Monday, April 17, 2017

How to get faster on a bike: Suffer (Part I)

Most people, nowadays, rely on technology and data to improve their cycling performance. There is an electronic gadget for everything: Speed, RPMs (cadence), heart rate, and power. They even have indoor simulators which make boring rides more exciting. Of all these parameters, most people rely on power training data to improve performance. However, I am getting better and I do not rely on any of these things in my training. The one place I rely on technology is for equipment. Since the key to time trial racing is to be aerodynamic, it is important to have a good time trial bike, aero helmet, and low drag skin suit and shoe covers. Time trial racers look silly in what my wife calls our costumes, but the equipment does matter. Due to cost, I added one item at a time and saw significant time savings. The other place technology is important is to get professionally fitted on your bike every season. In time trials positioning on the bike is the most important aspect. However, some believe that being in the most aerodynamic position will improve race times, but that is not necessarily true. The most aerodynamic position will be very uncomfortable and it can make it harder to breathe and to maximize power and therefore, most riders slowly work their way into more aero positions each season as their body adjusts biomechanically.

I am new to the sport so I have a great opportunity to improve whereas other riders who have been competitive for decades do not have as much room to grow (especially with age). But I have found training using a heart rate monitor, power meter, or cadence monitor does not really work for me, it tends to be analysis paralysis (I am an engineer, and have always found too much data can be detrimental). Knowledgeable people have said a high cadence is needed to go fast (the body saves energy by pushing an easier gear at a higher cadence than a harder gear at a lower cadence). My cadence is 5 RPM’s slower than last year (about 75), and I am going faster. Experts say riders should have a minimum cadence of 90. Experts also say older riders need more rest days to recover. However, I sleep worse on days off and my morning heart rate the day after a day off is much higher than if I exercised hard the day before. I take time off, but not as much as experts suggest. Experts claim a power meter and HR monitor are essential for training. I understand my heart very well and use average speed to understand how hard I am working instead of power meter. When I go to a race I do not have a threshold power to maintain, I have an average speed to maintain. After all, speed and placement are the two most important factors. Yes, I use technology, but only average speed as a training mechanism. Despite what experts say, my methods have worked for me. I find the most important thing to do to get better is to train hard by preparing the body through suffering to endure massive amounts of pain for races. I am in competition with myself each day of training or racing. If I can improve my times, I will get better. Yes, this is an old school training philosophy – it is as simple as that.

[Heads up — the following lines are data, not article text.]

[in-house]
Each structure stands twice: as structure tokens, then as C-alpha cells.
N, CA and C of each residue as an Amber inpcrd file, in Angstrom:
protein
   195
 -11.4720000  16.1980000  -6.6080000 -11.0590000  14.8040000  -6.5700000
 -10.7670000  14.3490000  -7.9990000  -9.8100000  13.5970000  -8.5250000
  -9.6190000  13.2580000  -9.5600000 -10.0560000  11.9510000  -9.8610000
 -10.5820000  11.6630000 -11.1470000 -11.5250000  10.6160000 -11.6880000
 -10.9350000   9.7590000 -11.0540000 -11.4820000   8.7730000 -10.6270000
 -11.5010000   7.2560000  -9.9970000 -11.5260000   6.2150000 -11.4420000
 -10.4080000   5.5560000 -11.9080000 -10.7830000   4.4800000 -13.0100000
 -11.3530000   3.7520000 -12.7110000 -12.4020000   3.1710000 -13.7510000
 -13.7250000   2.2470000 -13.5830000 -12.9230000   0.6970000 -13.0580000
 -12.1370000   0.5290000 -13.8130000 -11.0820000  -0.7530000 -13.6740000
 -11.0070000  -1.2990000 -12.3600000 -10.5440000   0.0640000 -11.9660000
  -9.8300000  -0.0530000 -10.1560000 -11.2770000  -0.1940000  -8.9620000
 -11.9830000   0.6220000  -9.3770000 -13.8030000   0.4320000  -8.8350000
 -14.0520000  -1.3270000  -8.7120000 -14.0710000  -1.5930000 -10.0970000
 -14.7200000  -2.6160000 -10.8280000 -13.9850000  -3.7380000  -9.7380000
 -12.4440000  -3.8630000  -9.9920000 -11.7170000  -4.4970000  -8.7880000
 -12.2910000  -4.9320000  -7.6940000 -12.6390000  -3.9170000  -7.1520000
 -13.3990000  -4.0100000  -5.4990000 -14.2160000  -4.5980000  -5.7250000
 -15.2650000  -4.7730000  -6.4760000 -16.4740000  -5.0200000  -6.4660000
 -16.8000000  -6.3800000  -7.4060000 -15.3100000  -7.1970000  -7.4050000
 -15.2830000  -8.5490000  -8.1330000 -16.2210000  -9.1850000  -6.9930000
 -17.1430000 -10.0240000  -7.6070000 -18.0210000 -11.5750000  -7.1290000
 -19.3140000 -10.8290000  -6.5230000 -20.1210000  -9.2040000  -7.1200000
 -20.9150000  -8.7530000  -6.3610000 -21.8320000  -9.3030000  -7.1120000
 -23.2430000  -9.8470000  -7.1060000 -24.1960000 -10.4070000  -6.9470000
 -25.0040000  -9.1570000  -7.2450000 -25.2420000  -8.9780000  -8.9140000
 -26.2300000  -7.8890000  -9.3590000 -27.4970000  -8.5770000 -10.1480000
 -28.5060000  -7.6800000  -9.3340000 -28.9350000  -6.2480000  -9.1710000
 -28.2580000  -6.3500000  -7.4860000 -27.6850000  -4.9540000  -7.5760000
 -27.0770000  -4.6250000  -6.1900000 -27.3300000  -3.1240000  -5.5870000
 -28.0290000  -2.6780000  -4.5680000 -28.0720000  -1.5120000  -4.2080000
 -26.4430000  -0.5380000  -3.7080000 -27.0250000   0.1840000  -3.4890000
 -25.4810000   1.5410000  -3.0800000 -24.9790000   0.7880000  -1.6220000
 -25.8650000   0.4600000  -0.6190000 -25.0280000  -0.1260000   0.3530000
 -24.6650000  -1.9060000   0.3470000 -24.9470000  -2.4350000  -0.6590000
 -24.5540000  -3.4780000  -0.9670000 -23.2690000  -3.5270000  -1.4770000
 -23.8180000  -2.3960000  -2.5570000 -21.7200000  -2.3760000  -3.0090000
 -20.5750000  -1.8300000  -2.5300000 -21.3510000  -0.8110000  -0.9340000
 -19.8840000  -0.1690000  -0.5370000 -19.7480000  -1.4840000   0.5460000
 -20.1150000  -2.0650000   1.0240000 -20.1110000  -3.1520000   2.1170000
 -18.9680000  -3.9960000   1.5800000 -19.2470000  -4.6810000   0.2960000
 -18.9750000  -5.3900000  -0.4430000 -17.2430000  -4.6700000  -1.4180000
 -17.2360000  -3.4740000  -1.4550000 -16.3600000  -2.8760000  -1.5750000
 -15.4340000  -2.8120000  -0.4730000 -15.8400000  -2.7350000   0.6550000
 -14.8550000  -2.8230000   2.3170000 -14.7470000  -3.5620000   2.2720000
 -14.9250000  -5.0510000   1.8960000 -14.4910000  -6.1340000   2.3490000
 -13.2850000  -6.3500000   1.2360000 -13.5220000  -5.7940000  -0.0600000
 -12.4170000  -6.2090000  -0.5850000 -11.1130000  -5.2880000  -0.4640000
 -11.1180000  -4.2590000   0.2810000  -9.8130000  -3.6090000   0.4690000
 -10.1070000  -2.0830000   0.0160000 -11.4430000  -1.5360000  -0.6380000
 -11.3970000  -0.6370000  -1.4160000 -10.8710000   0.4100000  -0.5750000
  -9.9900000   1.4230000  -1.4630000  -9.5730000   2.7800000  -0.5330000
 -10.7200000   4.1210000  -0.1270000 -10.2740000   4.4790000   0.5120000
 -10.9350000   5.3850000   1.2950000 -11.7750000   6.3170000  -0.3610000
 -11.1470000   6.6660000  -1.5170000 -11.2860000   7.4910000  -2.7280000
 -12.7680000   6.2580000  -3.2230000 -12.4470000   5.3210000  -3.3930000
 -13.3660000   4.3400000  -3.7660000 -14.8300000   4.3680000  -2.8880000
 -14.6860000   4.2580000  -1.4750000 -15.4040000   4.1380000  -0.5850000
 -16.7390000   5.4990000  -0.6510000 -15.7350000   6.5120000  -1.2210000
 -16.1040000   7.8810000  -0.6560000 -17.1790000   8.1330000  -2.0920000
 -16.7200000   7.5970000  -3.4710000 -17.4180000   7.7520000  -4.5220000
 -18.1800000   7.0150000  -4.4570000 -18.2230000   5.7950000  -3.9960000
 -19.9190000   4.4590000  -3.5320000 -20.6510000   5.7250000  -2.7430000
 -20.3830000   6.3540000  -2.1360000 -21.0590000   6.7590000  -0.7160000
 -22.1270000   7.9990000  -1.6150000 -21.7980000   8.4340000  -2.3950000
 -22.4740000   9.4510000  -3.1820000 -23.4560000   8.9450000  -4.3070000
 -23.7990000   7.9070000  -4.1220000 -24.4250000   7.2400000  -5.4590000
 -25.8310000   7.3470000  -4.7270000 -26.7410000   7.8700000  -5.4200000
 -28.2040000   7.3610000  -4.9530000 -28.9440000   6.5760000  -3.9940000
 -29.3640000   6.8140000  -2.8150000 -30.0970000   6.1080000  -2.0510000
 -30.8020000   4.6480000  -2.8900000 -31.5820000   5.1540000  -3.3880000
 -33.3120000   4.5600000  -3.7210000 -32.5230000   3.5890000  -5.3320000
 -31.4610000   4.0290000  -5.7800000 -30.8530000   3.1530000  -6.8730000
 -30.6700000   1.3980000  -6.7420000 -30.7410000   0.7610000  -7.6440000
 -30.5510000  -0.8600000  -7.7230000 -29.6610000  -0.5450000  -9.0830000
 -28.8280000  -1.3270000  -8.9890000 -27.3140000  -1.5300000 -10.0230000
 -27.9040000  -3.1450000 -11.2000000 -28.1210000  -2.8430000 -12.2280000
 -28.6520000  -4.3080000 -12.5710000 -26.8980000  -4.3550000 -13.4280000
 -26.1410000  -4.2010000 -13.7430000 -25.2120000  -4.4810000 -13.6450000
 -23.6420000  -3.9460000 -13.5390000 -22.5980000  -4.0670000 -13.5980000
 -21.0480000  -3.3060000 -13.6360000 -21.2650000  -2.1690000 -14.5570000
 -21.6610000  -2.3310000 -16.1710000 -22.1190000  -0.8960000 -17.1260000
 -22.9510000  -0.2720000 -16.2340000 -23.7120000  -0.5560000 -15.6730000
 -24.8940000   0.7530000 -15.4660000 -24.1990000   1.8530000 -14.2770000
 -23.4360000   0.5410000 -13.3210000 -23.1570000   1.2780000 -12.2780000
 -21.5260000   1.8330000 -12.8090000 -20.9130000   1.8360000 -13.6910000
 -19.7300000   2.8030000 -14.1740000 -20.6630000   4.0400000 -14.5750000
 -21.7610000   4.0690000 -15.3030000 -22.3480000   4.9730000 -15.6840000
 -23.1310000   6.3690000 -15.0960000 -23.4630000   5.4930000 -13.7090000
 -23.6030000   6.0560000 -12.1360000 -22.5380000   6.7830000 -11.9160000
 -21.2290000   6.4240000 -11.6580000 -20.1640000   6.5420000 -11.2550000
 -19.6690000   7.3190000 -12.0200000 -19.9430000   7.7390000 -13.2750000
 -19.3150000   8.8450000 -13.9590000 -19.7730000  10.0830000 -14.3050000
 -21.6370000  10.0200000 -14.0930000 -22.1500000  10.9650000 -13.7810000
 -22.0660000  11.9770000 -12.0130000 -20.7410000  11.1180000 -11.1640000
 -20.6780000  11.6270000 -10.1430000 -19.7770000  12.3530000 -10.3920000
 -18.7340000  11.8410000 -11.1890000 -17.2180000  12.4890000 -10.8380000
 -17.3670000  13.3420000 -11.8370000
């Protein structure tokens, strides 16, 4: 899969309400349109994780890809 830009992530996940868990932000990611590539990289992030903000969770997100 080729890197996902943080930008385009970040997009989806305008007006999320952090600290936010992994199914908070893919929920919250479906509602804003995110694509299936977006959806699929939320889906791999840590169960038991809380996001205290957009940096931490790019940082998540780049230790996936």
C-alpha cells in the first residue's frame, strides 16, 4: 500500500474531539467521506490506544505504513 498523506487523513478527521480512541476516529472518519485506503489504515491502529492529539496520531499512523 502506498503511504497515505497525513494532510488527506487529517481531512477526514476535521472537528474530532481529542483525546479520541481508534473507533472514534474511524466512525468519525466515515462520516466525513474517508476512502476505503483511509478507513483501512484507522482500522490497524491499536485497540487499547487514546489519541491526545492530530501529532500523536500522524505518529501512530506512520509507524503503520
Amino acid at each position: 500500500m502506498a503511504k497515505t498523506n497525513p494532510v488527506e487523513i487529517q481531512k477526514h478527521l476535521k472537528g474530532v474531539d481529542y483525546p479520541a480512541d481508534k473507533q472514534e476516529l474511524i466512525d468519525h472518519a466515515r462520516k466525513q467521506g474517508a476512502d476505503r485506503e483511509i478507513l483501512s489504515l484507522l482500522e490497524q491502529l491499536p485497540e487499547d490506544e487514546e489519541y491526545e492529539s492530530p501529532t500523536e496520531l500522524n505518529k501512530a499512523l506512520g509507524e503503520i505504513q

Every study on pain indicates that highly competitive runners and cyclists can endure massive amounts of pain when compared to noncompetitive athletes. In fact, studies indicate athletes taking pain medication can improve their performance. Many Tour de France riders take pain medication. I do not recommend this for amateur cyclists riding much shorter distances. I take Ibuprofen most nights, but that is to deal with pain for a neurological disorder. I do not take it during the day because it has bad side effects such as making the user drowsy and tired and it can therefore, have a negative effect on your riding. The bottom line is these studies prove that dealing with pain is the key to performance. People may have a low metabolic age or a very high VO2 max, but that does not mean they will be top performers. If you cannot endure pain and suffering while training, you cannot succeed especially in time trials. In a time trial racers start in 30 second intervals and therefore, riders do not know how fast other riders are going. This means there is no time to relax. A time trial is a maximum effort of speed and or power which riders can endure for the entire distance of the race. Time trials are short (5K to 40K or about 6:30 to 55:00 minutes depending on conditions), but riding for nearly an hour at maximum power and a heart rate at 95+% of its maximum is pure torture. One reason I do not need technology when I race is because I automatically get my heart rate up to 95% of maximum. Several years of data proved this fact, and hence I do not rely on my heart rate monitor anymore.

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